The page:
Today I just read a statement by anthropologist John Edward Terrell. He says our evolution favors the survival of the friendliest. That seems right inToday I just read a statement by anthropologist John Edward Terrell. He says our evolution favors the survival of the friendliest. That seems right in line with what the author of this book says about our brains - that they have evolved more to facilitate cooperation with others than to think critically and scientifically. This book talks about the difficulty even scientists can have in overcoming their "tribal" social minds by clinging to old ideas even when observations contradict them.
The final sentence of the book the author says, It's not without a hint of irony...that the sum of our talents that allowed us to strengthen our personal bonds through stories of gods and monsters are the very same talents that allowed us to reason them out of existence, permitting us to slowly hear the story of the universe itself.
This is a fascinating book that has me thinking in new ways about thinking itself and about my interactions with other people....more
The author seems especially preoccupied with redeeming low culture and kitsch. It seems part of the postmodern let's level the playing field and get rThe author seems especially preoccupied with redeeming low culture and kitsch. It seems part of the postmodern let's level the playing field and get rid of class and hierarchy thing - there is no high or low. In theory I'm all for this, but then how do we determine what is of value as a society and who decides? I don't have a clue. Do we have periodic elections where all citizens have the chance to vote on items to be included in art museums? That would be interesting. But what about art experts? What is their role to be? Maybe we could periodically vote for a panel of experts to represent us in choosing what is culturally or aesthetically valuable. Really, I don't have a clue.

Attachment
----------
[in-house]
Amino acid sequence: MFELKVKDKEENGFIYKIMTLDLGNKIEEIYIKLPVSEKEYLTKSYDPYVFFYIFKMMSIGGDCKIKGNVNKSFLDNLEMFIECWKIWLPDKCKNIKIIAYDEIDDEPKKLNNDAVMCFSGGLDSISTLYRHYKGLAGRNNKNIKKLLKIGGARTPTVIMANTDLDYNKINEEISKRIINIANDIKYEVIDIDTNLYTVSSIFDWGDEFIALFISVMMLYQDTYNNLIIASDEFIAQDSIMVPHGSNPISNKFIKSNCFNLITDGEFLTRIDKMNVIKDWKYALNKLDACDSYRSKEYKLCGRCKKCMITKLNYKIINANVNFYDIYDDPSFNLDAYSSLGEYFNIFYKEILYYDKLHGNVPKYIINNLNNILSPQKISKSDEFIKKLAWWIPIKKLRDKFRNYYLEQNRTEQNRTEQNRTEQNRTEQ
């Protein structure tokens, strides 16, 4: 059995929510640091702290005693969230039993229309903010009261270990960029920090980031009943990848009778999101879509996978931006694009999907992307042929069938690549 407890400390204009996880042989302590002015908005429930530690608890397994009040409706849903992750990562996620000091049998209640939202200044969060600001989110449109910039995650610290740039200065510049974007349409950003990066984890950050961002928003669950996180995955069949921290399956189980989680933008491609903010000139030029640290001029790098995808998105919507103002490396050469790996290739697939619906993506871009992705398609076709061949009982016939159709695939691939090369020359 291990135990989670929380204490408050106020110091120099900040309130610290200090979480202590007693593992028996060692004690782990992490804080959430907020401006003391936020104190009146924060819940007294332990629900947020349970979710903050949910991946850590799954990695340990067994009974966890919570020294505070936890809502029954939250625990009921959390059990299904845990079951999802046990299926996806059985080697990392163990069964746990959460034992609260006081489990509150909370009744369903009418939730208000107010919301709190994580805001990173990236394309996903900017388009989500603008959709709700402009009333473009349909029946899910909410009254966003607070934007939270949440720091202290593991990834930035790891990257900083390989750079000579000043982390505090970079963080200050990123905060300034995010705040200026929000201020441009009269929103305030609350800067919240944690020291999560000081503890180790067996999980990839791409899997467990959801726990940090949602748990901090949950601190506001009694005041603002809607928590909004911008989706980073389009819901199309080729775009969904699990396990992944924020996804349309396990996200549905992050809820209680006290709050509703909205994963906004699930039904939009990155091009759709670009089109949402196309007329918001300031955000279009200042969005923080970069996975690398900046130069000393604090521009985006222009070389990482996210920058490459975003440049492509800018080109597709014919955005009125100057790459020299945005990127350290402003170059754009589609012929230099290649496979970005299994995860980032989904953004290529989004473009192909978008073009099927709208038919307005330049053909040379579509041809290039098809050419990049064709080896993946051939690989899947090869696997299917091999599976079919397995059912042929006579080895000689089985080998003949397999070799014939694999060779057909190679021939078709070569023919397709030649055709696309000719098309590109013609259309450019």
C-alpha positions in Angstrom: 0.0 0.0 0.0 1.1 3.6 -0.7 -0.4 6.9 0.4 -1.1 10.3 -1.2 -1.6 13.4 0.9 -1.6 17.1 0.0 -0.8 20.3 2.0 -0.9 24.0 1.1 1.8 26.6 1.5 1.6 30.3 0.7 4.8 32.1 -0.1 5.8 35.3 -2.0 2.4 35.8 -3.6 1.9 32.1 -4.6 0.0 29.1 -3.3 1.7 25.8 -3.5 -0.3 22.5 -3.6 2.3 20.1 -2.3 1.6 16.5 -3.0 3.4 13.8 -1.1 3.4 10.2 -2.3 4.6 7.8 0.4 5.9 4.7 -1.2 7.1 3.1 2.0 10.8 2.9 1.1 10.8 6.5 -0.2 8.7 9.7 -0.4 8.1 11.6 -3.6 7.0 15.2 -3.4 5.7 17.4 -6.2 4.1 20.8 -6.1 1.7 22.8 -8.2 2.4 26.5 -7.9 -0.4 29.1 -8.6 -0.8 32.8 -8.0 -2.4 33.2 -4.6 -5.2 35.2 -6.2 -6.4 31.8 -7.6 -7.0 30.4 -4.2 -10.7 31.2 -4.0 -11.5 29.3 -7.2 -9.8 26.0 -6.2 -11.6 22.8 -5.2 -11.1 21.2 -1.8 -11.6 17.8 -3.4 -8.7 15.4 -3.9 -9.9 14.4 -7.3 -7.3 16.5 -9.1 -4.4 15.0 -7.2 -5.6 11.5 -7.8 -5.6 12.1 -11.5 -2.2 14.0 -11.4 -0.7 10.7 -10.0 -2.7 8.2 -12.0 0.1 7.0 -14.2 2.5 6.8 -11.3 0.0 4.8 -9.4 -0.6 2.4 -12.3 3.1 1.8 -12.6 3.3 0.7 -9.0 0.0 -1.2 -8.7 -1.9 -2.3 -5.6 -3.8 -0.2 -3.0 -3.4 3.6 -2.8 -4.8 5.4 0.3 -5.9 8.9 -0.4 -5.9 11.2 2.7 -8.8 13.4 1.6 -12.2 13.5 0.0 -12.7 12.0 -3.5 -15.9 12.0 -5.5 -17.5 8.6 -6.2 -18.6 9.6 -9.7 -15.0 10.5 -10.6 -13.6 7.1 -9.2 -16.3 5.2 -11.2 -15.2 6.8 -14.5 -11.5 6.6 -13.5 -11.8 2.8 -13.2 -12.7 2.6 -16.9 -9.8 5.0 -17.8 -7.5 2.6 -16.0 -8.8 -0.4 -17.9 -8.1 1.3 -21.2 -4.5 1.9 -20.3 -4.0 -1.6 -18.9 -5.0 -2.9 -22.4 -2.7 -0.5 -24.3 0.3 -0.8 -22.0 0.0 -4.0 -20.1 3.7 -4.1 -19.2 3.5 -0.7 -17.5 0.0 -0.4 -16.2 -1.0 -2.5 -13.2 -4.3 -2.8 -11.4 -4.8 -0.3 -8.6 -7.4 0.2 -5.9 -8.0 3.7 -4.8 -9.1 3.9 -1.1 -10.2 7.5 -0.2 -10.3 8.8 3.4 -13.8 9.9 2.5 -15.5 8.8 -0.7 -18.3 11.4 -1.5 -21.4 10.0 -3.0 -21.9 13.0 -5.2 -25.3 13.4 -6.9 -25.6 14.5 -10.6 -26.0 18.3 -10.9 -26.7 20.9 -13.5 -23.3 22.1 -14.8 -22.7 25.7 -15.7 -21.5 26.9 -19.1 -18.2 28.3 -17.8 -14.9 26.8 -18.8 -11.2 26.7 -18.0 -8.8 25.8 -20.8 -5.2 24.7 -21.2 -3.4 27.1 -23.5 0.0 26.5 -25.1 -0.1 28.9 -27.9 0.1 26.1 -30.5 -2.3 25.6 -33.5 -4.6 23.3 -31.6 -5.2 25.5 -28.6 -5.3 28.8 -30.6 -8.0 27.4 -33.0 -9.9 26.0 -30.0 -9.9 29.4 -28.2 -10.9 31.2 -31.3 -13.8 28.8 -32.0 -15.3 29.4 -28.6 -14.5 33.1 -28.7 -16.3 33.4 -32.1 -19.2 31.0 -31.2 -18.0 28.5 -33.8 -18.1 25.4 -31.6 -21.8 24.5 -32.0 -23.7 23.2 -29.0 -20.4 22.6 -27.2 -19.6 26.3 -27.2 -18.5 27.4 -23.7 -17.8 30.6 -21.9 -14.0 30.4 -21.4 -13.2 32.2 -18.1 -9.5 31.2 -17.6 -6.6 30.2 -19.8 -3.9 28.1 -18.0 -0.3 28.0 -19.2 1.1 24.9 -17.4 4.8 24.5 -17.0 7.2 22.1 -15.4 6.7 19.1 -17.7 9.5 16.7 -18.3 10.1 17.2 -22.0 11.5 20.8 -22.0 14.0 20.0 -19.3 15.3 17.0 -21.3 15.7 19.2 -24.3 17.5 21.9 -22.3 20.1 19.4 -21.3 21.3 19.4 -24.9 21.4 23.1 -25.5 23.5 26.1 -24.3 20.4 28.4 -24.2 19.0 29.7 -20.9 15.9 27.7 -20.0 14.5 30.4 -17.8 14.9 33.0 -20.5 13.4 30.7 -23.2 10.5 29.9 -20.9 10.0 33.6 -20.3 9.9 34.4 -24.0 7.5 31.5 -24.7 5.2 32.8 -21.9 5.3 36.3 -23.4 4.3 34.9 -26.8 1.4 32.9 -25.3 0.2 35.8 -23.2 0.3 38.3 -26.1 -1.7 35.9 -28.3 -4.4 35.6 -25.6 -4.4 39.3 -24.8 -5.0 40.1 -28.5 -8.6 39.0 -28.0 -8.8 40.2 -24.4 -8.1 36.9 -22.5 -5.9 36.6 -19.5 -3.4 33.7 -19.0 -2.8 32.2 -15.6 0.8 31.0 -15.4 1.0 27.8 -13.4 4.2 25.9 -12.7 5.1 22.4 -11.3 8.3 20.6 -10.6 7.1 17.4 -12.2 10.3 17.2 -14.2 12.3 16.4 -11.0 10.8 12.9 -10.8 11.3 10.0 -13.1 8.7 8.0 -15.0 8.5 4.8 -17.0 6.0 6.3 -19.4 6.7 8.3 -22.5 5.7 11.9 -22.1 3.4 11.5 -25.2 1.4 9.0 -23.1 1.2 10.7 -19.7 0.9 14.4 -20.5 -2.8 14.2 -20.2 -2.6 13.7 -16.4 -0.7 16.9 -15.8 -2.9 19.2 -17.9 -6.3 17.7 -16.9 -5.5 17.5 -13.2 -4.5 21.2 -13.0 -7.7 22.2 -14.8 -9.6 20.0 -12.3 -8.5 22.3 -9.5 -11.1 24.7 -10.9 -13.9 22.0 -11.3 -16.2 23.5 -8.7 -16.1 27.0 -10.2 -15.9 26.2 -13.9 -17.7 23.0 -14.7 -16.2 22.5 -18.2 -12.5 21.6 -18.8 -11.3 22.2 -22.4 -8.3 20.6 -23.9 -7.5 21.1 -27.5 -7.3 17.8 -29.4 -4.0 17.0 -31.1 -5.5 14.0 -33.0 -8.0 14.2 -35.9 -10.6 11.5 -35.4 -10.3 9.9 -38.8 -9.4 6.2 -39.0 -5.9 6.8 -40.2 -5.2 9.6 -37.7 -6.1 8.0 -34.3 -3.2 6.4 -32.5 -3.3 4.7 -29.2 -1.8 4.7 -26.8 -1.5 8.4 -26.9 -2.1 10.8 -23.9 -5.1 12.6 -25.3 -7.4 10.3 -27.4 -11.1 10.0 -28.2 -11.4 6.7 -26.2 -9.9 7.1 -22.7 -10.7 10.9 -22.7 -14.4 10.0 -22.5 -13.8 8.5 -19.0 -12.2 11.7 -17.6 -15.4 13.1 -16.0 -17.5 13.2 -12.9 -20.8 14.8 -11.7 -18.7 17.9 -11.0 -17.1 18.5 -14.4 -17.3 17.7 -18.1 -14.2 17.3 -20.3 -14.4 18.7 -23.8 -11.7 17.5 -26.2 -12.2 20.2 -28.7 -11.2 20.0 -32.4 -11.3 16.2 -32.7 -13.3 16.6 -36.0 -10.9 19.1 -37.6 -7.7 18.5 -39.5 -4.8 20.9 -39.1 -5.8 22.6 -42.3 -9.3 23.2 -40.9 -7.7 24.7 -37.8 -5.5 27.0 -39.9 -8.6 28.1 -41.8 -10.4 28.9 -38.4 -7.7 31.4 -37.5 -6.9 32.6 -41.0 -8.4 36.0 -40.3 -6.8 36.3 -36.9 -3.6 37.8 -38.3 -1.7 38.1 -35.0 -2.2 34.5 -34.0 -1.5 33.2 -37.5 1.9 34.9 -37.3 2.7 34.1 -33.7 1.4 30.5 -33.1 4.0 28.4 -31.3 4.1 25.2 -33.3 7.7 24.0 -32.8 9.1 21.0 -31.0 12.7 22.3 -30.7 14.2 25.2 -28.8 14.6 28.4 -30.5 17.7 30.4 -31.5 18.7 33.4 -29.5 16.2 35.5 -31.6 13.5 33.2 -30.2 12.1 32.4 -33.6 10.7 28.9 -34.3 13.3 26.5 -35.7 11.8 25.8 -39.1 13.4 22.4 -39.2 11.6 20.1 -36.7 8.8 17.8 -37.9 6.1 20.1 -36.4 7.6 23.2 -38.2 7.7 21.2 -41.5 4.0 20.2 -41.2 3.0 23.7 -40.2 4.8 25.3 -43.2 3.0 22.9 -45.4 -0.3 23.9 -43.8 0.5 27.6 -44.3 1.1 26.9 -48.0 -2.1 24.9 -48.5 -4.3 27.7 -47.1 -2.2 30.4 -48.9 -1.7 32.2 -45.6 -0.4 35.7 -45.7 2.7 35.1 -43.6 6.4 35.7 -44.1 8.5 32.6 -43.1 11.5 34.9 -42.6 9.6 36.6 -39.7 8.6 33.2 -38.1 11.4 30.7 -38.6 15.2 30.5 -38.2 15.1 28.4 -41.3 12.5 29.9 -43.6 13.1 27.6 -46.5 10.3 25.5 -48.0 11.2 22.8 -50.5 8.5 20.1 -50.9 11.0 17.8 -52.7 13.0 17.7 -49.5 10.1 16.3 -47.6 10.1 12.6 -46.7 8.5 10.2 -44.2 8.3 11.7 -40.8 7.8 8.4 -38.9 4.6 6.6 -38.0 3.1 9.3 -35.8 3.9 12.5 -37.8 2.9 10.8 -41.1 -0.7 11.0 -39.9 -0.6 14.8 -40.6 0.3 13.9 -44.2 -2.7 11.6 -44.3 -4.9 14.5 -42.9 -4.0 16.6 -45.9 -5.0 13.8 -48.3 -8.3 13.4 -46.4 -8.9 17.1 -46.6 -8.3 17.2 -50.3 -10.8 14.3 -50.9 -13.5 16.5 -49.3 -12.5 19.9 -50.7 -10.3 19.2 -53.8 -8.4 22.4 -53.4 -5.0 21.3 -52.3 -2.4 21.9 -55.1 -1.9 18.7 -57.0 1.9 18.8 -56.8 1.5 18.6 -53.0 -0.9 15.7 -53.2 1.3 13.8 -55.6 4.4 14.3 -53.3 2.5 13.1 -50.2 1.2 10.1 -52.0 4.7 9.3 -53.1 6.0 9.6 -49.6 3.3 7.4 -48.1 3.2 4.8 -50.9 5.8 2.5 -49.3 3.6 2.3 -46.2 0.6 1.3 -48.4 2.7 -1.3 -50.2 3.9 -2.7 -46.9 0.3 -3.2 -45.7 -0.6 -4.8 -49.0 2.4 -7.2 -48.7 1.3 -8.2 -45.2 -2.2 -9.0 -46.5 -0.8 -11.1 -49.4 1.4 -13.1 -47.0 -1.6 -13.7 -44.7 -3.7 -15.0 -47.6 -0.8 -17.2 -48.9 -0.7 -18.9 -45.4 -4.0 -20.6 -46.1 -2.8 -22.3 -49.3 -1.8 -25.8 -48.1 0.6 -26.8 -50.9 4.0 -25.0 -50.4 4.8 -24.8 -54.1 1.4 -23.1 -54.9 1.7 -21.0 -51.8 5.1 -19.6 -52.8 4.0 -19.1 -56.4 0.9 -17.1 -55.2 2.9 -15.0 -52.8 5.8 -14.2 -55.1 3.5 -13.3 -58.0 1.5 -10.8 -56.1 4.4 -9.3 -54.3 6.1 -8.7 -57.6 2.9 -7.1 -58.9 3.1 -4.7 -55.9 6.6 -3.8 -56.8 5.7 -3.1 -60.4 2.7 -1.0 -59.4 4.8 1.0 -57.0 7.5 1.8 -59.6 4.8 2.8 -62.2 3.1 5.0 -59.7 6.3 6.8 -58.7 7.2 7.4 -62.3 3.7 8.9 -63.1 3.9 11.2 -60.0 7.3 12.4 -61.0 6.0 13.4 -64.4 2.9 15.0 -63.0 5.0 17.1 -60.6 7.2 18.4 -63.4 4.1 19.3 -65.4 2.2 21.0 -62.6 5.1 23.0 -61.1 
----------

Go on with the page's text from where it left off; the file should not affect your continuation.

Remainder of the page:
Much of what Dave Hickey writes is provocative. I'm not saying I agree or disagree with him, but simply that he provokes me to think about some things in ways I haven't before. I consider that to be a positive. Some of the essays I didn't find provocative; they just bored me or were beyond me, particularly the essays on the business of art.
Hickey's idea about the role of love songs in America is something I'd never thought about before, and I wonder if he's right. Do we need them because we do not have courtship rituals like traditional societies?
The essay on Las Vegas and class has caused me to consider Vegas in a different light. The essay on Flaubert was intriguing in pitting what the author calls the "aristocracy of feeling" against democracy. I also enjoyed reading about Norman Rockwell, Liberace and his "open secret", the ghost of Hank Williams, Waylon Jennings' comparison of audiences, and the hypocrisy of the disengaged critic.
I very much liked and thought important Pontormo's Rainbow in which Hickey argues that there is a big difference between what we want to see versus what we want to see represented. Just because we might like to see violence in a movie doesn't mean we want to see it enacted in real life.
I really enjoyed the essay about psychedelics and psychedelic art, called Freaks. I just have to include this excerpt: